Video of passenger getting dragged off flight sparks uproar
Video Footage of police officers dragging a passenger from an overbooked United Airlines flight sparked uproar yesterday on social media, and a spokesman for the airline insisted that employees had no choice but to contact authorities to remove the man.
As the flight waited to depart from Chicago's O'Hare Airport, officers could be seen grabbing the screaming man from a window seat, pulling him across the armrest and dragging him down the aisle by his arms. The airline was trying to make room for four of its employees on the Sunday-evening flight to Louisville, Kentucky.
Other passengers on Flight 3411 are heard saying, "Please, my God!" "What are you doing?" "This is wrong!" "Look at what you did to him!" and "Busted his lip."
Passenger Audra D. Bridges posted the video on Facebook. Her husband, Tyler Bridges, said United offered $400 and then $800 vouchers and a hotel stay for volunteers to give up their seats. When no one volunteered, a United manager came on the plane and announced that passengers would be chosen at random.
"We almost felt like we were being taken hostage," Tyler Bridges said. "We were stuck there. You can't do anything as a traveller. You're relying on the airline."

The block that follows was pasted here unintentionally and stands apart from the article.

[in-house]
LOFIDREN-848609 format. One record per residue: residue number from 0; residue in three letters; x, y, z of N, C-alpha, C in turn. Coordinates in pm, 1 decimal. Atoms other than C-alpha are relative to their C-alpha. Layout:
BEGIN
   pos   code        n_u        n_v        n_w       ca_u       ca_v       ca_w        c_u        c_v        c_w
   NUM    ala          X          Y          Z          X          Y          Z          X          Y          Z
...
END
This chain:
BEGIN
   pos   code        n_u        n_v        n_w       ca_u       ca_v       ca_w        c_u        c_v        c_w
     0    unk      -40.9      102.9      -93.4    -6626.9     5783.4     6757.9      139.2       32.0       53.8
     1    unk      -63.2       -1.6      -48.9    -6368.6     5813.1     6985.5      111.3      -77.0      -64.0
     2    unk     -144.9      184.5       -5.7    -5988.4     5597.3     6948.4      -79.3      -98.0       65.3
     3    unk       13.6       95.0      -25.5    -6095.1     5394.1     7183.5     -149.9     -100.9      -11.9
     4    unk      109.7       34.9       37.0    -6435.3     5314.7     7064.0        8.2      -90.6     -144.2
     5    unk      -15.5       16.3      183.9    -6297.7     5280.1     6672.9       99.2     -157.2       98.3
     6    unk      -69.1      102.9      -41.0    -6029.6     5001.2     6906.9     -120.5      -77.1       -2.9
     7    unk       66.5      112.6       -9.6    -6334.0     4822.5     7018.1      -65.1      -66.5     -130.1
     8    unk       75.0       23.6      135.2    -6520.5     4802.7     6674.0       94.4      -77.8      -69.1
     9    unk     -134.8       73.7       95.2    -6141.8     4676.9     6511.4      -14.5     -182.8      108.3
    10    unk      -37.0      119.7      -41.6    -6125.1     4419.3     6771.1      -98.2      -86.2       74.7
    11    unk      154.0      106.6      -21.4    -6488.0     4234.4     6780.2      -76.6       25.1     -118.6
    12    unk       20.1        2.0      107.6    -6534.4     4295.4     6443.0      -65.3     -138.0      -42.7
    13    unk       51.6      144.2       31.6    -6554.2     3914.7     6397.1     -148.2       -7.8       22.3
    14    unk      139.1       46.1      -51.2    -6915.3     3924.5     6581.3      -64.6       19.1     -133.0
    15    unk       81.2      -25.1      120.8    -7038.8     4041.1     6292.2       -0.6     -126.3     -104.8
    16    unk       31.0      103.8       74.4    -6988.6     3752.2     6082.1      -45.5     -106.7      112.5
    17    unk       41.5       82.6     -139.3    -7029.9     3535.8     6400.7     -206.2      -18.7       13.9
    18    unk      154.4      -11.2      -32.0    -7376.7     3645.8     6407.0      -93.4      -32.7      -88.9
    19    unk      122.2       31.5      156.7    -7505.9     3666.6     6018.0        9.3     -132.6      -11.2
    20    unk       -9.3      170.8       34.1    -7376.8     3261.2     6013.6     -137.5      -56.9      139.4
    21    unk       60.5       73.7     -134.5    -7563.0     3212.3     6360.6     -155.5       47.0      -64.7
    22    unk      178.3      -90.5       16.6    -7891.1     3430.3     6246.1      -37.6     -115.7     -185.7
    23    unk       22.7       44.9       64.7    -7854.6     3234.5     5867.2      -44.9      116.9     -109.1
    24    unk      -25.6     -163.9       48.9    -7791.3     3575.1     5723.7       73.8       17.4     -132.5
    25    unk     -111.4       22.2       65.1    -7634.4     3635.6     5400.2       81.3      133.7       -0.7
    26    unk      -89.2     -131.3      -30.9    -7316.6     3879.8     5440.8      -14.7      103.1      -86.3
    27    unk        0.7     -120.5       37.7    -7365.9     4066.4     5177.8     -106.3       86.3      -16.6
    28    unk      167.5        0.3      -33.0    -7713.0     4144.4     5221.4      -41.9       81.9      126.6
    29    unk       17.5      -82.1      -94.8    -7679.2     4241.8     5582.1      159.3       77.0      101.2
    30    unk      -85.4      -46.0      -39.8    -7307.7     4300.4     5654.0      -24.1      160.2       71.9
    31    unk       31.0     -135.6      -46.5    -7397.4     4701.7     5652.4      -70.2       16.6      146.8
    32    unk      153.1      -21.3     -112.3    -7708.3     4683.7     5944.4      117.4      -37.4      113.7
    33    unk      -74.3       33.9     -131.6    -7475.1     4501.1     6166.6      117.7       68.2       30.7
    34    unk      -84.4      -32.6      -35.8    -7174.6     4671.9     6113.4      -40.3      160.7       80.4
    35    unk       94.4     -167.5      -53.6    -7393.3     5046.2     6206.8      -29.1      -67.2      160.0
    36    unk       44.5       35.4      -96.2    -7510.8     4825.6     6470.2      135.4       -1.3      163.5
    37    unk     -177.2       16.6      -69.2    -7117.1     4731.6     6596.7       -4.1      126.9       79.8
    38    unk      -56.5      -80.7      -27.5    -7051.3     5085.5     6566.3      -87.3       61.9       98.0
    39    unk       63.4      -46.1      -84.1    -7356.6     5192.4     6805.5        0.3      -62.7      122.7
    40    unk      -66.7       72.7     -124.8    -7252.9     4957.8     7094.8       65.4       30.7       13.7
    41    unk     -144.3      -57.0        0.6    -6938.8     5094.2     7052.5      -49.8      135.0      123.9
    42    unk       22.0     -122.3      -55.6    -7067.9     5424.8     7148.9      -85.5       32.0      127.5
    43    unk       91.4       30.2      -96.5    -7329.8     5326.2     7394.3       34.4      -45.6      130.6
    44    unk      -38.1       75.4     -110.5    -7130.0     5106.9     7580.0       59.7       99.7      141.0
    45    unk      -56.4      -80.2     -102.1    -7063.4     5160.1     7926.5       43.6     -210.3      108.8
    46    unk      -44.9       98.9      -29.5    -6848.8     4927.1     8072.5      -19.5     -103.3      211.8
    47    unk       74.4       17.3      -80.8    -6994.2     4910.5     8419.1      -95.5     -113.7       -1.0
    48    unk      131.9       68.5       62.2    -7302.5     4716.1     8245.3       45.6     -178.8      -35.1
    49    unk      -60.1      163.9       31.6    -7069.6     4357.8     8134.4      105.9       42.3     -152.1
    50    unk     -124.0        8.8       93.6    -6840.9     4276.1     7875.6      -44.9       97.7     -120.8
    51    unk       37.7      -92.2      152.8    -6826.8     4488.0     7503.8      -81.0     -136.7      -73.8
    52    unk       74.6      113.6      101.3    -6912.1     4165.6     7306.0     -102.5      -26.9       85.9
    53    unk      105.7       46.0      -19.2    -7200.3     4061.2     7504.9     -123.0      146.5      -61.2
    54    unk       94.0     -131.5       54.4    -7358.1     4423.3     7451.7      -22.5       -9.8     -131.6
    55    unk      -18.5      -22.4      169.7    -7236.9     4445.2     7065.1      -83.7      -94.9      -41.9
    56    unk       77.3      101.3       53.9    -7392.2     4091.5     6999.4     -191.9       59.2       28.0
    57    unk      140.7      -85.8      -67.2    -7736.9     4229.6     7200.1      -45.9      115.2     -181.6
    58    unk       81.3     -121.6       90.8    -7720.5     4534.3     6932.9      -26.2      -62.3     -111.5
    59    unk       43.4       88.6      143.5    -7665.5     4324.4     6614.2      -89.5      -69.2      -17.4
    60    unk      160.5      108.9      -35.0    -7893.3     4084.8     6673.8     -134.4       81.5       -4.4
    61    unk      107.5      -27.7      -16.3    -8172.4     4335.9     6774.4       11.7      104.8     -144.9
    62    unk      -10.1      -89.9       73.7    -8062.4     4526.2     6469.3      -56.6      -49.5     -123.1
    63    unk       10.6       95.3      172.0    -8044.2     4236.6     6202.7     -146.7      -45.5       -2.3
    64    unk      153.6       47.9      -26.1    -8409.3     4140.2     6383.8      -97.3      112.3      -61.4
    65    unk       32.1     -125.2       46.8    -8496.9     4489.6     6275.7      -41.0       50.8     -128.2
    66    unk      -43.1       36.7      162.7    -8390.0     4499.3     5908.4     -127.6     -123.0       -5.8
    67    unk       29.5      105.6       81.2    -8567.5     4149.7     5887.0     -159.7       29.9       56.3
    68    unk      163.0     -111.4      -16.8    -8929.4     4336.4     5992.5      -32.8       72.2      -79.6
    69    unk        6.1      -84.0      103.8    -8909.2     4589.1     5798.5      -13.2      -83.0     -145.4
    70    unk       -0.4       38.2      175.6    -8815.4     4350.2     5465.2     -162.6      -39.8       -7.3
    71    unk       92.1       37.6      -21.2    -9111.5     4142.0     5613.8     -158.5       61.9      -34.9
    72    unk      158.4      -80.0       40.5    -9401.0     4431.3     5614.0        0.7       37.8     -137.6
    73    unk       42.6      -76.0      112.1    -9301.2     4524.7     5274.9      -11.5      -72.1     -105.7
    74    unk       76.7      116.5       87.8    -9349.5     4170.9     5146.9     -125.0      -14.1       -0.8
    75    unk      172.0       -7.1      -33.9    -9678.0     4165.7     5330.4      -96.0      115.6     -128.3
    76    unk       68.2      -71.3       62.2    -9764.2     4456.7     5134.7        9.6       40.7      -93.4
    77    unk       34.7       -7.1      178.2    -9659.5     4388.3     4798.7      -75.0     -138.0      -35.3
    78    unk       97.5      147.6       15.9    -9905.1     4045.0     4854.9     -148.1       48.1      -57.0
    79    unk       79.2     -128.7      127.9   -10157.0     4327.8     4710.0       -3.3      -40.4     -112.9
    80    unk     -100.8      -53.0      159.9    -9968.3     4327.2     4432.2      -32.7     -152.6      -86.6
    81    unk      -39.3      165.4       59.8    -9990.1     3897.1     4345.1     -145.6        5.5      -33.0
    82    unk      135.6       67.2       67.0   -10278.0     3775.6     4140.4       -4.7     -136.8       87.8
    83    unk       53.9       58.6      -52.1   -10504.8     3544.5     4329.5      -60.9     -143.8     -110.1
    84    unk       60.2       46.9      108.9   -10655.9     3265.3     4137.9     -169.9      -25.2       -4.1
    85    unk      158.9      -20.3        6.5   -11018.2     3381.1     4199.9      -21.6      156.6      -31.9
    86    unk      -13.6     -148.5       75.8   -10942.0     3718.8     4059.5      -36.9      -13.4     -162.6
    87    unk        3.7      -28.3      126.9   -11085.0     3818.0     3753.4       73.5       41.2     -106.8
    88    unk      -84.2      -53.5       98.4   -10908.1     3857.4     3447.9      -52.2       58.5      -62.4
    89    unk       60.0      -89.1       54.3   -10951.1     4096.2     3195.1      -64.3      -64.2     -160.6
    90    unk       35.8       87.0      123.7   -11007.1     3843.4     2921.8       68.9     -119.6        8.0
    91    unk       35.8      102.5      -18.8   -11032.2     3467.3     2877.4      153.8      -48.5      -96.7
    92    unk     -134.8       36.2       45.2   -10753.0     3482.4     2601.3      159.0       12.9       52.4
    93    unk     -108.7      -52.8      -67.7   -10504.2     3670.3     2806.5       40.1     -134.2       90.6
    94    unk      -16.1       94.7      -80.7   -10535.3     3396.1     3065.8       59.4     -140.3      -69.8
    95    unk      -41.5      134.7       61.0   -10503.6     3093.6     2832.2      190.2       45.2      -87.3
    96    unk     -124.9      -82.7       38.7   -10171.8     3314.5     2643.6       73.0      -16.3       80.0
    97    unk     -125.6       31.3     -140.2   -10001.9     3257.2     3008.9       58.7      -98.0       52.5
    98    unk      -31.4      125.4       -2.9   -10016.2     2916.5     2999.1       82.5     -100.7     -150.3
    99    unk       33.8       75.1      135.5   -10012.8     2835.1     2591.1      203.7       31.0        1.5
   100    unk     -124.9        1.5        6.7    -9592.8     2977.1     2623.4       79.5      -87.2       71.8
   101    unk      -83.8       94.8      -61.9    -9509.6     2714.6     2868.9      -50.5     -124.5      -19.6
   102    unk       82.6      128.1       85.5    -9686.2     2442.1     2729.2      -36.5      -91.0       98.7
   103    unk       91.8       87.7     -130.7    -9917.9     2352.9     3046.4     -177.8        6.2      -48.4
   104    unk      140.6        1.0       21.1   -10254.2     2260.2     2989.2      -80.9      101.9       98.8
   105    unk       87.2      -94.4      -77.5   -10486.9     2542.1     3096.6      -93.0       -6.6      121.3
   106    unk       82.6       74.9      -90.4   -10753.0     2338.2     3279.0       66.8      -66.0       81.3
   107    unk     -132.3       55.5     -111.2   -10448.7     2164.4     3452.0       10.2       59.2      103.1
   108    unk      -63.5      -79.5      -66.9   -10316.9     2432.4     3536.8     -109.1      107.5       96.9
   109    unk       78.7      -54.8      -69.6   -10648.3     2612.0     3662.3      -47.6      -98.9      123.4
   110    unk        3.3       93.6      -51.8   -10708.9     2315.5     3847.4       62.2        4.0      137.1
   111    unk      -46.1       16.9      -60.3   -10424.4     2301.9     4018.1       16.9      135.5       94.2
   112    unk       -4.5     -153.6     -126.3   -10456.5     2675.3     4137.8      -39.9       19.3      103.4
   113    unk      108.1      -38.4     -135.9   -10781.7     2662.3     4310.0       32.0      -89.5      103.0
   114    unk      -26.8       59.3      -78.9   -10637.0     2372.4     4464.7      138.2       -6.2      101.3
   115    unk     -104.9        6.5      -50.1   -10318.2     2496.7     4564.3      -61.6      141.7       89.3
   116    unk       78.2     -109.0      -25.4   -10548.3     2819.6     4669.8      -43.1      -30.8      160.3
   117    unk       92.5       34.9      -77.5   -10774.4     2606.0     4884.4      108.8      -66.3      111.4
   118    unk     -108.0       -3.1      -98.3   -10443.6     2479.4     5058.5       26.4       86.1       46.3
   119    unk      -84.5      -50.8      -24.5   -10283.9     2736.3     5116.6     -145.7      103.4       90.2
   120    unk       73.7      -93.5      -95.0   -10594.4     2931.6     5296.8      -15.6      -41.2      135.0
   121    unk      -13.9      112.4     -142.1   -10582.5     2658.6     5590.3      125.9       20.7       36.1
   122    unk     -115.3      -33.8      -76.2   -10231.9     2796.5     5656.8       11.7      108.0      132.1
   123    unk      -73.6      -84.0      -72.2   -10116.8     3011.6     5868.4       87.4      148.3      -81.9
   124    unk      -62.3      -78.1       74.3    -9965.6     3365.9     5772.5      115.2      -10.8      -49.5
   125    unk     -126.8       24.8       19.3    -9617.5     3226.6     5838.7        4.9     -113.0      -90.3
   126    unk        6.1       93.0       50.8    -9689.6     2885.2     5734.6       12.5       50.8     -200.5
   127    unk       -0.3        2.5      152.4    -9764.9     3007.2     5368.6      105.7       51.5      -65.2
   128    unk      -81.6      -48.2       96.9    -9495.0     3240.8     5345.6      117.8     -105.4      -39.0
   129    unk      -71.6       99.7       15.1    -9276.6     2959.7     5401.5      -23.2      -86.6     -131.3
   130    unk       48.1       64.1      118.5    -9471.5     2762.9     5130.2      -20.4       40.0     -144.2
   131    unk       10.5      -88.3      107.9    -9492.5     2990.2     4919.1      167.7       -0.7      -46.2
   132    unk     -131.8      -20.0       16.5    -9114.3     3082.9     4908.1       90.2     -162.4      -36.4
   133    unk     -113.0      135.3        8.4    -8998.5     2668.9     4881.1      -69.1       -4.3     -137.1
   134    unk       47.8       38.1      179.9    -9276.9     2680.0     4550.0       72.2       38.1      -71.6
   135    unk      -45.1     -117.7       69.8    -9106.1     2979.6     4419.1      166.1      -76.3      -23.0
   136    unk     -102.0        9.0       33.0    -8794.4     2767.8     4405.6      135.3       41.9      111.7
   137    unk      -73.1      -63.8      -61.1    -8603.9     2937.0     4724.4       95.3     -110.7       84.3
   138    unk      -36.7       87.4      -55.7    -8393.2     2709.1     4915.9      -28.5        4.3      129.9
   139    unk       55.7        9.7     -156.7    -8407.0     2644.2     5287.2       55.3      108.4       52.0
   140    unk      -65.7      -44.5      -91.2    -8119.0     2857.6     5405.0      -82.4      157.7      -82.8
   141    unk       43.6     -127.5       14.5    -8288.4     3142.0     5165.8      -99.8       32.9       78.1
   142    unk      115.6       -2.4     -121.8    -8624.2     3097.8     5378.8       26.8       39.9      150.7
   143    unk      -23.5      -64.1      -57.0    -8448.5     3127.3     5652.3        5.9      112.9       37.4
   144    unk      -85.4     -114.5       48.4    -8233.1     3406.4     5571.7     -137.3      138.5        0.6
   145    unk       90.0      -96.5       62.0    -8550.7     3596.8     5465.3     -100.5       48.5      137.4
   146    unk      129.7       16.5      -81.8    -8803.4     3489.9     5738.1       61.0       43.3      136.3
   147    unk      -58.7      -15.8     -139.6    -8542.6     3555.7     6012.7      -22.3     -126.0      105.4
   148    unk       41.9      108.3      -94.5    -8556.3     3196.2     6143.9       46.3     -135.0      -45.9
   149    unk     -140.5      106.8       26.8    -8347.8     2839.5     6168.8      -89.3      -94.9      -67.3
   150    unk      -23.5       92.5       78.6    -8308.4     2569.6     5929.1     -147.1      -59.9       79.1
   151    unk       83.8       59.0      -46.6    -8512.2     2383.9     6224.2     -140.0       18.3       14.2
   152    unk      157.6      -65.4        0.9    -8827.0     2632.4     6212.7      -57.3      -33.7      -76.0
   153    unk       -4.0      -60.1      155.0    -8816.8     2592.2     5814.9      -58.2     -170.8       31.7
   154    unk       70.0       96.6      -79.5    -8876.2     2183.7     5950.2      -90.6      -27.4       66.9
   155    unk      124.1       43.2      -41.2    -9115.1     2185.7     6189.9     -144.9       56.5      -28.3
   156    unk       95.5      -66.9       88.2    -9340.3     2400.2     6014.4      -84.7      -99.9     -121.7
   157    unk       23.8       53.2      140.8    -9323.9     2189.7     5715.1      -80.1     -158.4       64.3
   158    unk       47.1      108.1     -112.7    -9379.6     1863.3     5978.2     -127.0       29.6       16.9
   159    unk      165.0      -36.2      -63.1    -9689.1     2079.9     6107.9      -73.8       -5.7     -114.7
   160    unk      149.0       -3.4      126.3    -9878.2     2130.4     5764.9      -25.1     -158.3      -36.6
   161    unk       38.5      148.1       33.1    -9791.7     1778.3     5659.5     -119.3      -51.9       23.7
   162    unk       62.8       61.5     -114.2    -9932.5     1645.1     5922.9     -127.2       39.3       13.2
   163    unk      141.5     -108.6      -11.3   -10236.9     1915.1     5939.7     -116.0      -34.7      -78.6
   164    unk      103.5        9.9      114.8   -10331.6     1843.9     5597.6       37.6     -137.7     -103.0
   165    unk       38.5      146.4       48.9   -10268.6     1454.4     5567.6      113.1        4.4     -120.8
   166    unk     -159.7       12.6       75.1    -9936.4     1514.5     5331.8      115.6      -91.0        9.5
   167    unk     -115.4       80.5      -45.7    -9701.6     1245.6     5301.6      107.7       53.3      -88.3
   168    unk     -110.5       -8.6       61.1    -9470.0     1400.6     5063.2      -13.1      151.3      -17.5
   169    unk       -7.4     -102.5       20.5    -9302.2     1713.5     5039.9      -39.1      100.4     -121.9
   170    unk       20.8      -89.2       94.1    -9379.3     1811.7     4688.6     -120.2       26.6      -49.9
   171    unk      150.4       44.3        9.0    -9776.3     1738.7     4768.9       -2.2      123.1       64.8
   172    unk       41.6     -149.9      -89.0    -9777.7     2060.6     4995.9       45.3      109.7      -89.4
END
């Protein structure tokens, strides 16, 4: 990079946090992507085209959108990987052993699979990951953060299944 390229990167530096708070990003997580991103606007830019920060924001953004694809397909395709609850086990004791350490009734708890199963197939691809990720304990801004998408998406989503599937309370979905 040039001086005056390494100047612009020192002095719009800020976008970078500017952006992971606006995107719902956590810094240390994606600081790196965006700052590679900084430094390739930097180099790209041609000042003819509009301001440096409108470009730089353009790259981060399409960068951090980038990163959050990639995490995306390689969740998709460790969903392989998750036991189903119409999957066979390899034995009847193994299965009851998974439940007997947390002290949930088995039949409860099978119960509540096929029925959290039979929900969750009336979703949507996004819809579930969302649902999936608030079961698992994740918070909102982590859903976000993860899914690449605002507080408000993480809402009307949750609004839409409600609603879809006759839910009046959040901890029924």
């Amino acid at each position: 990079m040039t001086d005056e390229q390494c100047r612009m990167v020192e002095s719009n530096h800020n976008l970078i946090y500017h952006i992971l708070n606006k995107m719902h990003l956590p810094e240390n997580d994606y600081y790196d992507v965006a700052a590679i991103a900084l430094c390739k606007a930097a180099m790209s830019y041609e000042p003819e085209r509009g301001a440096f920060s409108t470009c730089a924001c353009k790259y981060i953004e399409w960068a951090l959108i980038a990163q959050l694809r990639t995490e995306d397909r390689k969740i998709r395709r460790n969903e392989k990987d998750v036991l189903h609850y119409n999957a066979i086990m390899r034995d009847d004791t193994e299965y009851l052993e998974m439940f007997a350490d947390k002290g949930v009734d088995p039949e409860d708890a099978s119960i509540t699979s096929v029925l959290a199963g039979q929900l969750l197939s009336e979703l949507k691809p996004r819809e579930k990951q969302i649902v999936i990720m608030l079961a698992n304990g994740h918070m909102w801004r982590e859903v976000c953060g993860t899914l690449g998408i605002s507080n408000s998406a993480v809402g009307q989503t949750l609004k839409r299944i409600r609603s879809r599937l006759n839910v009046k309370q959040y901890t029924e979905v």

Bridges said that about seven or eight minutes later the man hurried down the aisle of the plane to the back of the aircraft. And another video, showed the man, his lip bleeding and blood on his mouth, chin and cheek and appearing dazed as he said, "I want to go home, I want to go home."
When airline employees named four customers who had to leave the plane, three of them did so. The fourth person refused to move, and police were called, United spokesman Charlie Hobart said.
"We followed the right procedures," Hobart told the Associated Press (AP) in a phone interview. "That plane had to depart. We wanted to get our customers to their destinations."
'Singled out because he was Chinese'
Oscar Munoz, CEO of United Airlines' parent company, described the event as "upsetting" and apologised for "having to re-accommodate these customers". He said the airline was conducting a review and reaching out to the passenger.
The passenger told the manager that he was a doctor who needed to see patients in the morning, Bridges said.
"He was kind of saying that he was being singled out because he's a Chinese man" when speaking to the manager, who was African-American, Bridges said.
"You should know what this is like," the man said, according to Bridges.
The AP was unable to confirm the passenger's identity.